During the meal prep I could tell things with mom were changing. She was having a difficult time with her stairs, and her bedroom is up there. She told me that sometimes she just stayed on the couch if she felt she couldn’t make it. It’s an older home so there aren’t bathrooms downstairs, she was heavily relying on adult diapers to keep herself from making a mess. When my brother saw how much weight she’d lost he started surveying her refrigerator. There wasn’t much there and what was there needed throwing out. We worked together to get a shopping list together and to clean out the ruined food.

      My sister had been away so long I thought she wasn’t going to recognize Mom. It turns out that mom could barely recognize her. Although she would get excited to hear her name, my sister’s aged face was just a bit out of place to Mom. I thought my poor sister was going to completely come apart, she’d realized a bit too late that she’d been gone a bit too long. Sometimes that just happens in families.

      Keeping an Eye Out for Issues

      woman looking at moms fridge

      But our family’s experience isn’t much different from many families that have aging parents. It’s important that when loved ones come together to celebrate during the holidays to take the time to make sure an aging parent’s needs are being met and to try to actively look for signs of changes.

      Here are a few signs to look out for:

      • Weight Loss
      • Spoiled or expired food in the refrigerator or cabinets
      • Mobility issues; trouble standing, walking, climbing stairs
      • Cleanliness in the home
      • Personal hygiene
      • Things in odd places (like a remote in the refrigerator)
      • Bruises, scratches, or wounds that don’t heal
      • Loss of interest (eating, activities, conversations)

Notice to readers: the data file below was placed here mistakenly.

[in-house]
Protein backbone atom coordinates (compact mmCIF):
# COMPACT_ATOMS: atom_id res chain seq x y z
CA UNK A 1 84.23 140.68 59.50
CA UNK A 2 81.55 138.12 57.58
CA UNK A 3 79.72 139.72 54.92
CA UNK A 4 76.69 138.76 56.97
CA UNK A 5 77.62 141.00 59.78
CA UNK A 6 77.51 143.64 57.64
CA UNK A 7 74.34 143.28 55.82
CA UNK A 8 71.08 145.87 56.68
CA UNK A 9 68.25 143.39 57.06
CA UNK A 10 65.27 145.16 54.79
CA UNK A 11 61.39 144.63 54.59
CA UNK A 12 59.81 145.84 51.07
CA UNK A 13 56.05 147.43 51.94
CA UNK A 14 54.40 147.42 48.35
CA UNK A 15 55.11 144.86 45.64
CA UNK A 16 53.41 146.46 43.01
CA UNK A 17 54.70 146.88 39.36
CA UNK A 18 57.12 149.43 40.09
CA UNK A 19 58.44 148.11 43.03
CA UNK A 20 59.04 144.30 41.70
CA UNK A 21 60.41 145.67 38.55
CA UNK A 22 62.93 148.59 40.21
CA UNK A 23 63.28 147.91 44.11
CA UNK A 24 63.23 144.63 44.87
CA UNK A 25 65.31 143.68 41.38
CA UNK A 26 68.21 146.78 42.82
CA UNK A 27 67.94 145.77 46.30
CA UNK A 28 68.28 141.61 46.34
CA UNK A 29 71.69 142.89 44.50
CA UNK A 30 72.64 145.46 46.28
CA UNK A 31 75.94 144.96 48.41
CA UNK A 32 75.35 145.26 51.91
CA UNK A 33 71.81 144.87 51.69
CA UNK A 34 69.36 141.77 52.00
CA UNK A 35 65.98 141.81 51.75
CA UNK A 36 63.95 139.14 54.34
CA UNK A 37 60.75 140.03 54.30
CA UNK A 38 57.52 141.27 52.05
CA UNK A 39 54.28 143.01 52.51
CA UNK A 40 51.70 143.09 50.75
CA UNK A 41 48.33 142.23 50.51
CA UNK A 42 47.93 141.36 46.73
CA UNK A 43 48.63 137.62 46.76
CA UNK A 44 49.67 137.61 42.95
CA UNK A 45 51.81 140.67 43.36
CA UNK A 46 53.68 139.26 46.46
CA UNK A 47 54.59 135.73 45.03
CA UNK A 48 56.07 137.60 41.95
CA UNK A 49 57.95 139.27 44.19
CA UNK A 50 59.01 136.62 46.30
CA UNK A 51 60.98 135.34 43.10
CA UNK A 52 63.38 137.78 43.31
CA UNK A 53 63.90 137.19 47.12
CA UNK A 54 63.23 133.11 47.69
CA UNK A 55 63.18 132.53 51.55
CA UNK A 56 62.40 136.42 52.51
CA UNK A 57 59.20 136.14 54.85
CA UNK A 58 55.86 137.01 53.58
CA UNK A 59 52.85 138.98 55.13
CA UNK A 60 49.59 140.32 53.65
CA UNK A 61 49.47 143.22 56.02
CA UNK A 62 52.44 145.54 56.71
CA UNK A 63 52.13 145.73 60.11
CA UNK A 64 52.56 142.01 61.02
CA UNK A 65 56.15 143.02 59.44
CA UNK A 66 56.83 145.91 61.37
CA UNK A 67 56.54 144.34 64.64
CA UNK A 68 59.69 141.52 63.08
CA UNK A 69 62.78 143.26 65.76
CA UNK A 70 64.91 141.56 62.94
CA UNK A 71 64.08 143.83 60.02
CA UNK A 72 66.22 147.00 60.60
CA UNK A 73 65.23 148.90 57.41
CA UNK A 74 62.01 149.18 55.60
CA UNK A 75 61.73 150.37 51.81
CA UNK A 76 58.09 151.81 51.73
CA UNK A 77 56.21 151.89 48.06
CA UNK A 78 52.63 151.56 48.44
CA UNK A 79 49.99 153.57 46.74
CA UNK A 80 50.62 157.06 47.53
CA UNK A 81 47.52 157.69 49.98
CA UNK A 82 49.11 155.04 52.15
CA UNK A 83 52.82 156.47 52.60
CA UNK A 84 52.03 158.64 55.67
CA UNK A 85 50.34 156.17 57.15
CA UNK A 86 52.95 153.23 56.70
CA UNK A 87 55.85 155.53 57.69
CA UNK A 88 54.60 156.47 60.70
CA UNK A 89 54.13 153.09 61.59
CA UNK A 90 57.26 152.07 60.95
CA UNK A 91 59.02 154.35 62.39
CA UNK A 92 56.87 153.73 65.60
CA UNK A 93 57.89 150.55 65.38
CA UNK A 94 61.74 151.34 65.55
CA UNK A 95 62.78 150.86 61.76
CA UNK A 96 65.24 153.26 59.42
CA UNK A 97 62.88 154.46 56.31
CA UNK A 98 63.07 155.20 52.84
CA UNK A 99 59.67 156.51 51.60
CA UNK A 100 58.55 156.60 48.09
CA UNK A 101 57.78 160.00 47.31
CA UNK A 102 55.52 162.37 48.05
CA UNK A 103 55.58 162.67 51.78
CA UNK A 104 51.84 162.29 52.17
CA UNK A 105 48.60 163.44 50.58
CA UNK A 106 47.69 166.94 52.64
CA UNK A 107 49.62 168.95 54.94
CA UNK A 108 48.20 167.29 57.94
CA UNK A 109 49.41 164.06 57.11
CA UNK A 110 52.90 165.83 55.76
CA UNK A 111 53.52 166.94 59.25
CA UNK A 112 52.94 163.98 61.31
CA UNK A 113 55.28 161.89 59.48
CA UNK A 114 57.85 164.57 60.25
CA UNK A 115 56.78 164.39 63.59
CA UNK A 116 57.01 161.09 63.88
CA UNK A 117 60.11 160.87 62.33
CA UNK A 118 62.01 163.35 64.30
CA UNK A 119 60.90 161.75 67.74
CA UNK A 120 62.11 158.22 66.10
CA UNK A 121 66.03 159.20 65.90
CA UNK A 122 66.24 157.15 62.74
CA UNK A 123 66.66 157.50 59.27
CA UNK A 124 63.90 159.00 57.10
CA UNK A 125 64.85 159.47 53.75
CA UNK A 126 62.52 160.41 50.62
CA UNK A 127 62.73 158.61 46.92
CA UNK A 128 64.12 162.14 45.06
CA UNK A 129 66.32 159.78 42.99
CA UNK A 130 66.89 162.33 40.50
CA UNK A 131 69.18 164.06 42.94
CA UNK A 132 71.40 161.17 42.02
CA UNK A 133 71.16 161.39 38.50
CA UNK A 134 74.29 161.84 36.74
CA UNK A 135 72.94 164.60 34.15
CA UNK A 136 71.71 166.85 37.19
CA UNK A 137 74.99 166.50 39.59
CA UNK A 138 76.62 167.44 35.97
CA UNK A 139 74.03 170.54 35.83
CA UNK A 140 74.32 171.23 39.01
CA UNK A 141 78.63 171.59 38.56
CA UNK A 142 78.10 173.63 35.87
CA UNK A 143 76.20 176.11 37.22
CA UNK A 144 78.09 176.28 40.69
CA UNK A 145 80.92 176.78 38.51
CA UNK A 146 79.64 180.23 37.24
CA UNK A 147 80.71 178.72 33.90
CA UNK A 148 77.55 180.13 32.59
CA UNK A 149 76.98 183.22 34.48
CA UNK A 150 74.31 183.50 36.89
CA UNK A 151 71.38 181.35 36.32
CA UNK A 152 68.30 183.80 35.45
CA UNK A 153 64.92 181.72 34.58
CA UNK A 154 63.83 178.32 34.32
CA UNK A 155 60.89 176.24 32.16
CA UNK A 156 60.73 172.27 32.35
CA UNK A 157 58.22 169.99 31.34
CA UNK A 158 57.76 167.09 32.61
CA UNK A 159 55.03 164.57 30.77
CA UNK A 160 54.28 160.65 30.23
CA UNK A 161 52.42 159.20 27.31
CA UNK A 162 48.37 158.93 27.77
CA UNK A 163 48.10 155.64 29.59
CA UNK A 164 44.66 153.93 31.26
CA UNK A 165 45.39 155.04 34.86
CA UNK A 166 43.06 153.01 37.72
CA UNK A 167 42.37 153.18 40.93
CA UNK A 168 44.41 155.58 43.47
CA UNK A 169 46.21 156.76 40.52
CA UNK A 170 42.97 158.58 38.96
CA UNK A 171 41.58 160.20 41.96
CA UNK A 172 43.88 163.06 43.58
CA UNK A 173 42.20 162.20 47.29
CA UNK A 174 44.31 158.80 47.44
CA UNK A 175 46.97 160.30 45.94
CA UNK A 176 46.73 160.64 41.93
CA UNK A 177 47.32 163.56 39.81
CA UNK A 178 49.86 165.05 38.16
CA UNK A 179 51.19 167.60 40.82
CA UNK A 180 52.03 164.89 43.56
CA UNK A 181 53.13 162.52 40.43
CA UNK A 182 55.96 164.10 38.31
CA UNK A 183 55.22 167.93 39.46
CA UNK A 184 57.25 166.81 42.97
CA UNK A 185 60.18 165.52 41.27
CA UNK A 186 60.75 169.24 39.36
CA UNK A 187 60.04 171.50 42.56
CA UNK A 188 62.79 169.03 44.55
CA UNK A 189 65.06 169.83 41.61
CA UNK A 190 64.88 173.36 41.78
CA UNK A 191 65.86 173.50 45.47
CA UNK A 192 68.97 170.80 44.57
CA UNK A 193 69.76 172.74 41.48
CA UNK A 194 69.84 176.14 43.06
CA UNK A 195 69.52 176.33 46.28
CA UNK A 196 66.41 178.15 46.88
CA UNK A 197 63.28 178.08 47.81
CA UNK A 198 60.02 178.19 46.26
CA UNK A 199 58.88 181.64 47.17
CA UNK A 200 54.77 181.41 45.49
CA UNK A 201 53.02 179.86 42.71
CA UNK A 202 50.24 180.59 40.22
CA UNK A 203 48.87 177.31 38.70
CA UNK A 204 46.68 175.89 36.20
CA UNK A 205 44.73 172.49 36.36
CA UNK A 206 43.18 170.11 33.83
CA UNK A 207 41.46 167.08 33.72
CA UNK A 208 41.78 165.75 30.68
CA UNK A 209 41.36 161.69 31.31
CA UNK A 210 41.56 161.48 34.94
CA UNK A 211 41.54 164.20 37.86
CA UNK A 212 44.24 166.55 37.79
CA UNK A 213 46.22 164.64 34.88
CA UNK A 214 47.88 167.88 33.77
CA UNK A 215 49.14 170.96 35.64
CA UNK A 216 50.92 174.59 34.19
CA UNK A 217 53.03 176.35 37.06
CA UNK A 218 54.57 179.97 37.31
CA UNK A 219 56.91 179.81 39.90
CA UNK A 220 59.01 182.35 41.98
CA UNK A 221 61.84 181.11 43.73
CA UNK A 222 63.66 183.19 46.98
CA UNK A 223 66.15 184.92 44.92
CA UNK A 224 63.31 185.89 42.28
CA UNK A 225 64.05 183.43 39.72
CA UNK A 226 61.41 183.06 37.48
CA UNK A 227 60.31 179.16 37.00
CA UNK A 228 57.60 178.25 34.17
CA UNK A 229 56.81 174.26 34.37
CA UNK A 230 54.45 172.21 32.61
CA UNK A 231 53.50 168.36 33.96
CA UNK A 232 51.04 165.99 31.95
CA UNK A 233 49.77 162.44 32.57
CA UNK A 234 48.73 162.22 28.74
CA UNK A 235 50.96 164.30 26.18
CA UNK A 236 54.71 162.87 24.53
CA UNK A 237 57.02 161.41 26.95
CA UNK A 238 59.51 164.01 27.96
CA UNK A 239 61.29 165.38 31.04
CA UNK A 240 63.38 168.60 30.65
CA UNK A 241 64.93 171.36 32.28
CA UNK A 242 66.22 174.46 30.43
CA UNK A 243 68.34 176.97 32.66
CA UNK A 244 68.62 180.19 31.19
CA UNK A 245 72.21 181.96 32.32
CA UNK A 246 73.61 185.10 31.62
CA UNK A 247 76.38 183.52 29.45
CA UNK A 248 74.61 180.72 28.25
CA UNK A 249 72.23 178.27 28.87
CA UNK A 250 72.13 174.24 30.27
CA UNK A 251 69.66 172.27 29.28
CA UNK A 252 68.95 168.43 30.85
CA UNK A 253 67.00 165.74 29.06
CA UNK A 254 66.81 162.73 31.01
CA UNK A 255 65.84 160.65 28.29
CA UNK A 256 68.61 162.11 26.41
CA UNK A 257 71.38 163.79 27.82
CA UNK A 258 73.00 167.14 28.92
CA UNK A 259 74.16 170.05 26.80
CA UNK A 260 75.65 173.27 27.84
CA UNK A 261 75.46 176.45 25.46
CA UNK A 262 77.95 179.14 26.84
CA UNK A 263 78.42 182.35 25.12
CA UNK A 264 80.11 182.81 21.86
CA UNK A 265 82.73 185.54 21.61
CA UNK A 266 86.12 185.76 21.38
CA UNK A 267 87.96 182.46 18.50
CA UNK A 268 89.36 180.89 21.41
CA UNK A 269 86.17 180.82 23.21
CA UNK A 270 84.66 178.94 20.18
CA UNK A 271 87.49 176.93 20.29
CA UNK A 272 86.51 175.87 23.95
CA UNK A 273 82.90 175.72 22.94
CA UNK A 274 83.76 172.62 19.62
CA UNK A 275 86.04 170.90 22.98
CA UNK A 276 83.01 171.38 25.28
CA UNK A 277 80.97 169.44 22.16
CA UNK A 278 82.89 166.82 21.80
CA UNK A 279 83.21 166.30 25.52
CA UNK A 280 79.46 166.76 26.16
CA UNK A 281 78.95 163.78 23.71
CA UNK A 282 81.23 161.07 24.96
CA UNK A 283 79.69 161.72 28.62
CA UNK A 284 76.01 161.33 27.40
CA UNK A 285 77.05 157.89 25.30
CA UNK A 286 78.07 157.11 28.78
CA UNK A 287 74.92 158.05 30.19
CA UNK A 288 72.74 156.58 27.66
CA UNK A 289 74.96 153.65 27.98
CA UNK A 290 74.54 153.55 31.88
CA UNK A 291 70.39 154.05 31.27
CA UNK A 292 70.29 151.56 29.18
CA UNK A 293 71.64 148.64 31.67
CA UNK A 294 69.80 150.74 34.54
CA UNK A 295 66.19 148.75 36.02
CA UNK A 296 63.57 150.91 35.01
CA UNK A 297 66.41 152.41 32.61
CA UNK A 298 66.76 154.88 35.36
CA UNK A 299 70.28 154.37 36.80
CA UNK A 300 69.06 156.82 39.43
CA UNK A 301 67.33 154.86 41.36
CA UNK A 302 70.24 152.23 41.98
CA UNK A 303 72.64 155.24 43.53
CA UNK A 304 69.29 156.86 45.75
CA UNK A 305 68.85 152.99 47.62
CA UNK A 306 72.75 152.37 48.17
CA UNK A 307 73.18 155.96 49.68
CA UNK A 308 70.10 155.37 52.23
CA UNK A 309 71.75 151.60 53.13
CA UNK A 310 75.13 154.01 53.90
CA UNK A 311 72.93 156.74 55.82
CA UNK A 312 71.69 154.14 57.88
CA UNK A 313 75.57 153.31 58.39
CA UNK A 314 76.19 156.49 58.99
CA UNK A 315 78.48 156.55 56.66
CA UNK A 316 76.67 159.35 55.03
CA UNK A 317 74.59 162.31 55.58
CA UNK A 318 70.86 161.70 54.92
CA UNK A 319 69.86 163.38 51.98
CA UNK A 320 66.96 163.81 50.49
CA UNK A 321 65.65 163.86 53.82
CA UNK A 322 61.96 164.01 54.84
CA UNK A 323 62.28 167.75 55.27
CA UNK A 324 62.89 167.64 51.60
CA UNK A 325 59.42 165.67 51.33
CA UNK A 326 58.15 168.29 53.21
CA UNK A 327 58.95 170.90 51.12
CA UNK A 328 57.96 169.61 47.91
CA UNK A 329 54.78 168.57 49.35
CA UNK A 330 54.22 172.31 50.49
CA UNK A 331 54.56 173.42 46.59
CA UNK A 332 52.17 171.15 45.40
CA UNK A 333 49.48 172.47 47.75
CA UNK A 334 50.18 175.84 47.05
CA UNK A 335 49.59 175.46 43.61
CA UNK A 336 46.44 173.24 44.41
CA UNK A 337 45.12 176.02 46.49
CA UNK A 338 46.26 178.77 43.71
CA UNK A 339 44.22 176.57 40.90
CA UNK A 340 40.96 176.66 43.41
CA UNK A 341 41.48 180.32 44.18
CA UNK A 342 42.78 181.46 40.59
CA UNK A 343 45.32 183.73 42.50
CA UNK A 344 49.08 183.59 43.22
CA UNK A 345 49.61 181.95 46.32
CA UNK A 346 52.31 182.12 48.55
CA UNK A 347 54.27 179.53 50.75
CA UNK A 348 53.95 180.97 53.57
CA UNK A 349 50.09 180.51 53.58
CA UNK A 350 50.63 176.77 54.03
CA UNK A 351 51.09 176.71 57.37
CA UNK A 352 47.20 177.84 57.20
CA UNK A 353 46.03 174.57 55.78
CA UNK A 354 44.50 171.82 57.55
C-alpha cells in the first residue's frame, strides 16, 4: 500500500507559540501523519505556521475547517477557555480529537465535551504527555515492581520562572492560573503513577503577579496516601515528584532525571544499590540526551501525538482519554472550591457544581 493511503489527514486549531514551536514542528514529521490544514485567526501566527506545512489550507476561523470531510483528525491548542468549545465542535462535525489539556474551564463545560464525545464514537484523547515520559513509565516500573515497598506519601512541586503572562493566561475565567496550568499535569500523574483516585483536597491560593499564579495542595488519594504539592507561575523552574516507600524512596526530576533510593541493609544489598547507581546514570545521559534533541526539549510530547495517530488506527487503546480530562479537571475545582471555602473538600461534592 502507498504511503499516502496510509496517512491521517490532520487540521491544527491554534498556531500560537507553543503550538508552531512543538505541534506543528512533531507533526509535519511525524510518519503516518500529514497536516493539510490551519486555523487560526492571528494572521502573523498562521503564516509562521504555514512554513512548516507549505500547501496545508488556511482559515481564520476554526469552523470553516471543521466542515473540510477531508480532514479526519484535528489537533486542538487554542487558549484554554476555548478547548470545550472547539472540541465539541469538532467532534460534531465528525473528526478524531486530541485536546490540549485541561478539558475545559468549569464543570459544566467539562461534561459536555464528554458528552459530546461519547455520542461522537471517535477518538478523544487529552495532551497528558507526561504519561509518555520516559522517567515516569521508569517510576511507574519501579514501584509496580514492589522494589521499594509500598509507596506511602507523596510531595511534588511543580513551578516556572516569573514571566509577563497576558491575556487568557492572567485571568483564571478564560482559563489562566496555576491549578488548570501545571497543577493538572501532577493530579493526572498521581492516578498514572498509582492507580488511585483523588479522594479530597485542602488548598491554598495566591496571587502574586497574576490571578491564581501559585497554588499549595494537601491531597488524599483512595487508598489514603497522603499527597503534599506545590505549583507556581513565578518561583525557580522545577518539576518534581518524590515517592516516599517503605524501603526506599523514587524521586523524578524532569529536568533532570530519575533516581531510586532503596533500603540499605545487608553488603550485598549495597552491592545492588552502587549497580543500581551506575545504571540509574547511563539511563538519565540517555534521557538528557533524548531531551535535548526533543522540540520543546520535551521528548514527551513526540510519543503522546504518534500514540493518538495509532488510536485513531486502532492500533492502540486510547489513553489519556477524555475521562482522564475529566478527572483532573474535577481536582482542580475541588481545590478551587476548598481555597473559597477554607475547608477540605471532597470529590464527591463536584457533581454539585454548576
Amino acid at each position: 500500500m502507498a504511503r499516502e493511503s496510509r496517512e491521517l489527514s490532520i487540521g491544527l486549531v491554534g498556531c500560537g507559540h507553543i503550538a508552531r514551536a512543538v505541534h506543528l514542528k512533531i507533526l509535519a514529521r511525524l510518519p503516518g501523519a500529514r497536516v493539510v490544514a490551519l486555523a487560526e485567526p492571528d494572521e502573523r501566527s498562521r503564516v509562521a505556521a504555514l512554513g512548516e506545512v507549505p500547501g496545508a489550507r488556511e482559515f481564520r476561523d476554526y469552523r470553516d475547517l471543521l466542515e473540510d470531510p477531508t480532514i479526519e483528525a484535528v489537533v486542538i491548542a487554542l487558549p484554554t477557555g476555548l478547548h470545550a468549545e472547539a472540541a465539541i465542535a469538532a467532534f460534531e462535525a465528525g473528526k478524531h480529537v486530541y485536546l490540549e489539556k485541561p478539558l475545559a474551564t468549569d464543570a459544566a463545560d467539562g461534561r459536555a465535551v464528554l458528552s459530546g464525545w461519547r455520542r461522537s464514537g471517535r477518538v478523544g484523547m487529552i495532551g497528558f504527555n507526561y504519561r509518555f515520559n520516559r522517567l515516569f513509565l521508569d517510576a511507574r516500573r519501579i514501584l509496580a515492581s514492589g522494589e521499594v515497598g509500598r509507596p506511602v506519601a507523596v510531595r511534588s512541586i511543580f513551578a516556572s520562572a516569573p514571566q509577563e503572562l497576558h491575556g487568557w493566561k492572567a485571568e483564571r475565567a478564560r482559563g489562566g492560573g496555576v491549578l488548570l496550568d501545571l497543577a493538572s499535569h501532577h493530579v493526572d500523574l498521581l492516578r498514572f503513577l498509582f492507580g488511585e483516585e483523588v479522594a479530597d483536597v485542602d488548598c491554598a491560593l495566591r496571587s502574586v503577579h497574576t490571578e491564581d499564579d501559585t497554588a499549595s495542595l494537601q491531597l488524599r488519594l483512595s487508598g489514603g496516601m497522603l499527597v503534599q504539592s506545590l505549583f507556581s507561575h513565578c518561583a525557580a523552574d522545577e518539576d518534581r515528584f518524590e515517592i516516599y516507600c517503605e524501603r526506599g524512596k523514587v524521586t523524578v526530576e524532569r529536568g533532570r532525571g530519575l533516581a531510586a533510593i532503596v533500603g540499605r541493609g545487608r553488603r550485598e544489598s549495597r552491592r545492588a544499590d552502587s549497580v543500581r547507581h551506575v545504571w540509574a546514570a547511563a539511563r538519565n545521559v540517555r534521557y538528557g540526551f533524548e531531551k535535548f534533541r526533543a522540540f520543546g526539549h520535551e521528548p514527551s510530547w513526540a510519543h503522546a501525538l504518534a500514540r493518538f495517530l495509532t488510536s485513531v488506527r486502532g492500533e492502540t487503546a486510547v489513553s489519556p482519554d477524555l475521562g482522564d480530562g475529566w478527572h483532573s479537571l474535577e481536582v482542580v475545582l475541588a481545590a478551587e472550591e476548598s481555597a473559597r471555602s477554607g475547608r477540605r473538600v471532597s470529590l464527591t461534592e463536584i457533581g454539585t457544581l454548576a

• Pets aren’t being cared for

      Even if none of these signs exist, try to take the time to survey the house to ensure that it remains a safe environment for an aging parent.

      Here are a few things to check:

      • Floors aren’t too slick, especially hard floors like tile
      • Throw rugs stay in place and the corners don’t present a tripping hazard
      • Floors are clear of items (shoes, household items, pet toys)
      • There is a clear path to all necessary areas of the house
      • If grab bars are needed in showers or tubs
      • The tub and showers aren’t too slick, have safety tread
      • Stairs can be safely climbed
      • Bathroom toilets are easily accessible and high enough to easily use

      If you’re not sure whether the home presents issues you can always check with an in-home agency. Many of them will come to your home for an assessment and make recommendations to help you know what changes will need to be made.

      When It's Time for a Senior to Move

      Finally, if you determine that your parent’s home is no longer a good option, take the time with other decision-makers to plot out a good path forward so you have the support you need to help your parent transition into an environment that is the best fit for their needs.

      Happy Holidays!